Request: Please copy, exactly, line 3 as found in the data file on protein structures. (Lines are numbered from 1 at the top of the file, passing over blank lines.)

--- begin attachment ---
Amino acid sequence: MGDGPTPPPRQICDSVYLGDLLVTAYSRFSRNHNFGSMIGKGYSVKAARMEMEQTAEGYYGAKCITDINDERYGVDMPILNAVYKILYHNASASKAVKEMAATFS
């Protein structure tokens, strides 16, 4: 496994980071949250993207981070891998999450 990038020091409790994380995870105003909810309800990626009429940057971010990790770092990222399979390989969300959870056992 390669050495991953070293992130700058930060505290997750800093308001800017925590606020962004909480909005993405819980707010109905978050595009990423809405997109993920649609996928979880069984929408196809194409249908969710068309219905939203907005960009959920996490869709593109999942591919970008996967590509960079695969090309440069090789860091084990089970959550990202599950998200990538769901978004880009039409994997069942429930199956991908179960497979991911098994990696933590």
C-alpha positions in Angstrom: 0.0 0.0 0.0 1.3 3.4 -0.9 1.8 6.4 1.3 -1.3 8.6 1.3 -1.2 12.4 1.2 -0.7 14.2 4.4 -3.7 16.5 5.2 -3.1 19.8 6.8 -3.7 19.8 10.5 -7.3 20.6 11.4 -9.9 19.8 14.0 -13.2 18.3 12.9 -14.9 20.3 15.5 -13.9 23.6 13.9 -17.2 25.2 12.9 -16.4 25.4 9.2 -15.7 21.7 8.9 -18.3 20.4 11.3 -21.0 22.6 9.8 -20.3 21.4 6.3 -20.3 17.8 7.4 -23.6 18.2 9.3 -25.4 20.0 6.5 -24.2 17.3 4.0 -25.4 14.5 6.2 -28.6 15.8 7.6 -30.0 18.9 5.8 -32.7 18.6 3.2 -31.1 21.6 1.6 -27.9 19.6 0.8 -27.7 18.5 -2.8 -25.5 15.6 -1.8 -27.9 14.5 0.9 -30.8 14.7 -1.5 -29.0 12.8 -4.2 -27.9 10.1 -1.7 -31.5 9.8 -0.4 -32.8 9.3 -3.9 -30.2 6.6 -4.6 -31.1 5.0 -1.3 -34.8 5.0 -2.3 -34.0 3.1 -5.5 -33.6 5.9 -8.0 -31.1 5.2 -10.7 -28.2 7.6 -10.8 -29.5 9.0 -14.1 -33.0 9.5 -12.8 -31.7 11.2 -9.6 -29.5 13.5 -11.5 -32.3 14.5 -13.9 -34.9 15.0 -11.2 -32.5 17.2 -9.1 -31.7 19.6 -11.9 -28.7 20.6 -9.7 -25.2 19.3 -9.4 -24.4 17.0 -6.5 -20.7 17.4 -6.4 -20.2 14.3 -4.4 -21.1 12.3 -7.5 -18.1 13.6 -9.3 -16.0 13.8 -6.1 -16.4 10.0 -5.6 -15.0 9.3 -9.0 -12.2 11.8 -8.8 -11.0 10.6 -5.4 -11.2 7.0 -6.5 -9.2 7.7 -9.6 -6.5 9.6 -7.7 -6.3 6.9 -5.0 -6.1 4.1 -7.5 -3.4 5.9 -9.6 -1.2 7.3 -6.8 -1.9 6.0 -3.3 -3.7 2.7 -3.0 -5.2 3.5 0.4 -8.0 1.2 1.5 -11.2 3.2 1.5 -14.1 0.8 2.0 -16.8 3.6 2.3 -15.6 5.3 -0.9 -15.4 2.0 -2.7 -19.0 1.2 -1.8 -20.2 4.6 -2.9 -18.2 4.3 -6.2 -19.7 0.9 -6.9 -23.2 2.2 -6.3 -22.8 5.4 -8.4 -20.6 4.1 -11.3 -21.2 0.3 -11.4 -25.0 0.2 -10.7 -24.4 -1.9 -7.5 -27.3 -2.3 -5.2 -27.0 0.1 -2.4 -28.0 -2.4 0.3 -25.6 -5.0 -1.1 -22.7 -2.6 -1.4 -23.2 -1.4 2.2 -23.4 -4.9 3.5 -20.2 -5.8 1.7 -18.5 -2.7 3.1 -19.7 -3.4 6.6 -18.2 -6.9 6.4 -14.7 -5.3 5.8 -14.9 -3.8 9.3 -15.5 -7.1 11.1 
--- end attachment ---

C-alpha positions in Angstrom: 0.0 0.0 0.0 1.3 3.4 -0.9 1.8 6.4 1.3 -1.3 8.6 1.3 -1.2 12.4 1.2 -0.7 14.2 4.4 -3.7 16.5 5.2 -3.1 19.8 6.8 -3.7 19.8 10.5 -7.3 20.6 11.4 -9.9 19.8 14.0 -13.2 18.3 12.9 -14.9 20.3 15.5 -13.9 23.6 13.9 -17.2 25.2 12.9 -16.4 25.4 9.2 -15.7 21.7 8.9 -18.3 20.4 11.3 -21.0 22.6 9.8 -20.3 21.4 6.3 -20.3 17.8 7.4 -23.6 18.2 9.3 -25.4 20.0 6.5 -24.2 17.3 4.0 -25.4 14.5 6.2 -28.6 15.8 7.6 -30.0 18.9 5.8 -32.7 18.6 3.2 -31.1 21.6 1.6 -27.9 19.6 0.8 -27.7 18.5 -2.8 -25.5 15.6 -1.8 -27.9 14.5 0.9 -30.8 14.7 -1.5 -29.0 12.8 -4.2 -27.9 10.1 -1.7 -31.5 9.8 -0.4 -32.8 9.3 -3.9 -30.2 6.6 -4.6 -31.1 5.0 -1.3 -34.8 5.0 -2.3 -34.0 3.1 -5.5 -33.6 5.9 -8.0 -31.1 5.2 -10.7 -28.2 7.6 -10.8 -29.5 9.0 -14.1 -33.0 9.5 -12.8 -31.7 11.2 -9.6 -29.5 13.5 -11.5 -32.3 14.5 -13.9 -34.9 15.0 -11.2 -32.5 17.2 -9.1 -31.7 19.6 -11.9 -28.7 20.6 -9.7 -25.2 19.3 -9.4 -24.4 17.0 -6.5 -20.7 17.4 -6.4 -20.2 14.3 -4.4 -21.1 12.3 -7.5 -18.1 13.6 -9.3 -16.0 13.8 -6.1 -16.4 10.0 -5.6 -15.0 9.3 -9.0 -12.2 11.8 -8.8 -11.0 10.6 -5.4 -11.2 7.0 -6.5 -9.2 7.7 -9.6 -6.5 9.6 -7.7 -6.3 6.9 -5.0 -6.1 4.1 -7.5 -3.4 5.9 -9.6 -1.2 7.3 -6.8 -1.9 6.0 -3.3 -3.7 2.7 -3.0 -5.2 3.5 0.4 -8.0 1.2 1.5 -11.2 3.2 1.5 -14.1 0.8 2.0 -16.8 3.6 2.3 -15.6 5.3 -0.9 -15.4 2.0 -2.7 -19.0 1.2 -1.8 -20.2 4.6 -2.9 -18.2 4.3 -6.2 -19.7 0.9 -6.9 -23.2 2.2 -6.3 -22.8 5.4 -8.4 -20.6 4.1 -11.3 -21.2 0.3 -11.4 -25.0 0.2 -10.7 -24.4 -1.9 -7.5 -27.3 -2.3 -5.2 -27.0 0.1 -2.4 -28.0 -2.4 0.3 -25.6 -5.0 -1.1 -22.7 -2.6 -1.4 -23.2 -1.4 2.2 -23.4 -4.9 3.5 -20.2 -5.8 1.7 -18.5 -2.7 3.1 -19.7 -3.4 6.6 -18.2 -6.9 6.4 -14.7 -5.3 5.8 -14.9 -3.8 9.3 -15.5 -7.1 11.1 